dr Mansukh Mandaviya, Union Minister for Health and Family Welfare and Chemicals and Fertilizers, spoke virtually at the opening session of the G20 Health Ministers’ Meeting in Yogyakarta, Indonesia today. Indonesia hosted two Health Working Group meetings in Yogyakarta and Lombok to discuss and deliberate on the priority issues of “Harmonizing Global Health Protocol Standards” and “Building the Resilience of the Global Health System”. dr Mansukh Mandaviya also thanked the Indonesian Presidency for prioritizing the issue of tuberculosis and One Health at the meeting and hosting events. India has committed to end TB by 2025, five years ahead of the 2030 global SDG target.
dr Highlighting the status of the pandemic and the need for systemic changes in public health, Mandaviya said, “The ongoing pandemic has presented numerous challenges to health systems around the world, developed and developing countries alike. The current pandemic has highlighted the fault lines in global health governance and has brought to the fore the importance of strengthening the global health architecture. It has reinforced the need to assess health ecosystems, health financing and their linkages in the light of experience in managing the current pandemic.”
He was confident that the continued reduced course of COVID-19 is an encouraging sign that the end of the pandemic is near. He said India agrees to mutual recognition of vaccination records, including its wider application for health data interoperability. “Fostering digital health record systems to enable seamless interoperability of data and the creation of eHealth records longitudinally within a country and globally is critical.” He added. He also proposed to G20 members an institutional framework to enable rapid exchange of genome sequencing data along with a neutral and aggregated data sharing model between countries. This could be done under the Nagoya Protocol across multiple pathogens with equitable benefit sharing.
The Union Health Minister advocated an inclusive, flexible and responsive health emergency management framework, supported by a global surveillance mechanism, sustained funding and equitable distribution of medical countermeasures. He said that “G20 countries generate 80% of world GDP and share 80% of global cross-border trade, and therefore the engagement and leadership of the G20 will be crucial to strengthen the global health architecture and the management of future health emergencies .”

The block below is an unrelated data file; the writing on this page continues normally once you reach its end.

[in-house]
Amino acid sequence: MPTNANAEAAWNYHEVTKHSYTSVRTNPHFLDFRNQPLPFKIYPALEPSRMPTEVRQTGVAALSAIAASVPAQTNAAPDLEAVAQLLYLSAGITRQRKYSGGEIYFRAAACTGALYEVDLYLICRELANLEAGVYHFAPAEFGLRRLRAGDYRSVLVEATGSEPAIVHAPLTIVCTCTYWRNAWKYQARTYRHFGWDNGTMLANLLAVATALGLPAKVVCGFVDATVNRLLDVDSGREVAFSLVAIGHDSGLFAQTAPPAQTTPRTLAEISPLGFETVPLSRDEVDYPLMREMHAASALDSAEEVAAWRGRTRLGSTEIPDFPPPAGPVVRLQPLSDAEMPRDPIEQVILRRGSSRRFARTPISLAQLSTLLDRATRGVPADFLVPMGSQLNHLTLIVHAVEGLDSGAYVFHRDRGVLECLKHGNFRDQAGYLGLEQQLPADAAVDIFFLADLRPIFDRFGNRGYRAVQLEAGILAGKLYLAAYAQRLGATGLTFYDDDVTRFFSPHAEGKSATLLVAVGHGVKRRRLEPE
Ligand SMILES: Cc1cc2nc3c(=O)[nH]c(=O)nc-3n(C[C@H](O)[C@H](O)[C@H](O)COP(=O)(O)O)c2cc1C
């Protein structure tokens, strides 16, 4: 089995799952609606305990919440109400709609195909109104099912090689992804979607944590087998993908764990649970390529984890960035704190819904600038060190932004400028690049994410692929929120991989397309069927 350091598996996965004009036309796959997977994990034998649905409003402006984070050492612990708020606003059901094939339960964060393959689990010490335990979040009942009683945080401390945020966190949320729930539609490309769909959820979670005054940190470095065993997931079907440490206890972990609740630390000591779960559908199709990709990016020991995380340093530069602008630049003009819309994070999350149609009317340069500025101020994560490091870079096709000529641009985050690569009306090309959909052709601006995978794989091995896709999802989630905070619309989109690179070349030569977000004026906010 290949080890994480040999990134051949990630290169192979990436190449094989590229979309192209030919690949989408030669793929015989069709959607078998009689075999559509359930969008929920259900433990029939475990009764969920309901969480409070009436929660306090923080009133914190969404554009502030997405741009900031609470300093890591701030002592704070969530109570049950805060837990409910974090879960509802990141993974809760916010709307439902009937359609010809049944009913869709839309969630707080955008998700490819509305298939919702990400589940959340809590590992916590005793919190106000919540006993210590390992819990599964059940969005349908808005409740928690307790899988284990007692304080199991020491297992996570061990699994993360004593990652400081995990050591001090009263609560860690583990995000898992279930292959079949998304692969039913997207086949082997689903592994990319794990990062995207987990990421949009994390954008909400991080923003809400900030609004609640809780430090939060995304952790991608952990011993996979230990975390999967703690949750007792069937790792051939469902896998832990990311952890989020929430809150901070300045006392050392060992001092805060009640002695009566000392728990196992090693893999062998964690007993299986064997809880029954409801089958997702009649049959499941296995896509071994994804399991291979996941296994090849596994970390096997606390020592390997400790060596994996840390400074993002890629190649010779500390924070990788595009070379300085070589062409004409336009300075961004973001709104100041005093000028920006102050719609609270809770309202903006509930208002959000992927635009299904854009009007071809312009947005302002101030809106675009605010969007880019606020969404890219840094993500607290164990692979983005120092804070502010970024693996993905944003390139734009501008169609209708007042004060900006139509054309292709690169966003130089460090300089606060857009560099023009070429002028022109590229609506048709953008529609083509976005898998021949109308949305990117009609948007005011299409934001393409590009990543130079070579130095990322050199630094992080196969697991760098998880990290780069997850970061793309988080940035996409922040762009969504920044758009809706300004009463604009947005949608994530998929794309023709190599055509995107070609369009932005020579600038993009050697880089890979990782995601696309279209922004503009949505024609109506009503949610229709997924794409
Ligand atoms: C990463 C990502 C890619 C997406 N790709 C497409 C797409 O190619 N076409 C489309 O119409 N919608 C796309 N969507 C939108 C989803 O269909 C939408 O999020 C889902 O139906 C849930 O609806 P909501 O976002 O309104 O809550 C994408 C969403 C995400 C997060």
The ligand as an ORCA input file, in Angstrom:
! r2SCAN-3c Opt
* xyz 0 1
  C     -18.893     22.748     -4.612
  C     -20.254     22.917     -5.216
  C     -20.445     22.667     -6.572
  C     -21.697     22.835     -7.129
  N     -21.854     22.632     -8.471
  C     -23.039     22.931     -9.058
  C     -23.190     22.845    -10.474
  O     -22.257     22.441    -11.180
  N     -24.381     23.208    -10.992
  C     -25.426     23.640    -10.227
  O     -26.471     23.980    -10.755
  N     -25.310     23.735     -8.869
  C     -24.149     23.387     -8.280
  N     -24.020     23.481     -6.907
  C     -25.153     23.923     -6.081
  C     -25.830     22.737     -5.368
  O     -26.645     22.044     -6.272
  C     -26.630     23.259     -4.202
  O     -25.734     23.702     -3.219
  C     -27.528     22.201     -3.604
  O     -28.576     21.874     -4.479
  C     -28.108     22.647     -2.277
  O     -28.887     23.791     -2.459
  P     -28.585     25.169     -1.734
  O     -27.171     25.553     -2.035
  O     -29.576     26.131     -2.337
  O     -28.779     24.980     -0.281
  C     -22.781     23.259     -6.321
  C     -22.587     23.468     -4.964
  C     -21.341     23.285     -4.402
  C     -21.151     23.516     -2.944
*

dr Mandaviya reiterated the centrality and importance of WHO as a member-driven process in global health reforms and suggested that the proposals to strengthen the global health architecture discussed during the 75th World Health Assembly should also be included in discussions at the G20 level. This would help avoid duplication and create a robust architecture. He also reiterated the urgent need to bring transparency and accountability to the workings of WHO to make WHO “fit for purpose”, alongside the need to work towards WHO’s financial sustainability.
dr Mandaviya finally emphasized the need for global cooperation and emphasized the members that “a global resilience of health must be created by working on the mutual recognition of detections to support seamlessly cross -border trips and the need to research the research network and Expand mRNA production centers and distributed manufacturing of medical countermeasures with a particular focus on the Global South.”
dr Stressing continued support for the Global South and eliminating inequalities, Mandaviya said mechanisms must be put in place to support low- and middle-income countries. This can be achieved through the strengthening of research and production capacities and the equitable use of medical countermeasures. “G20 countries must prioritize establishing an ecosystem for VTD research, technology transfers, and regional manufacturing hubs, especially in Global South. India will also support this endeavor and will collaborate proactively to develop an mRNA vaccine hub in the global south by extending its manufacturing and research capacity.” This will help the Global South to face future health threats effectively.
(With inputs from PIB)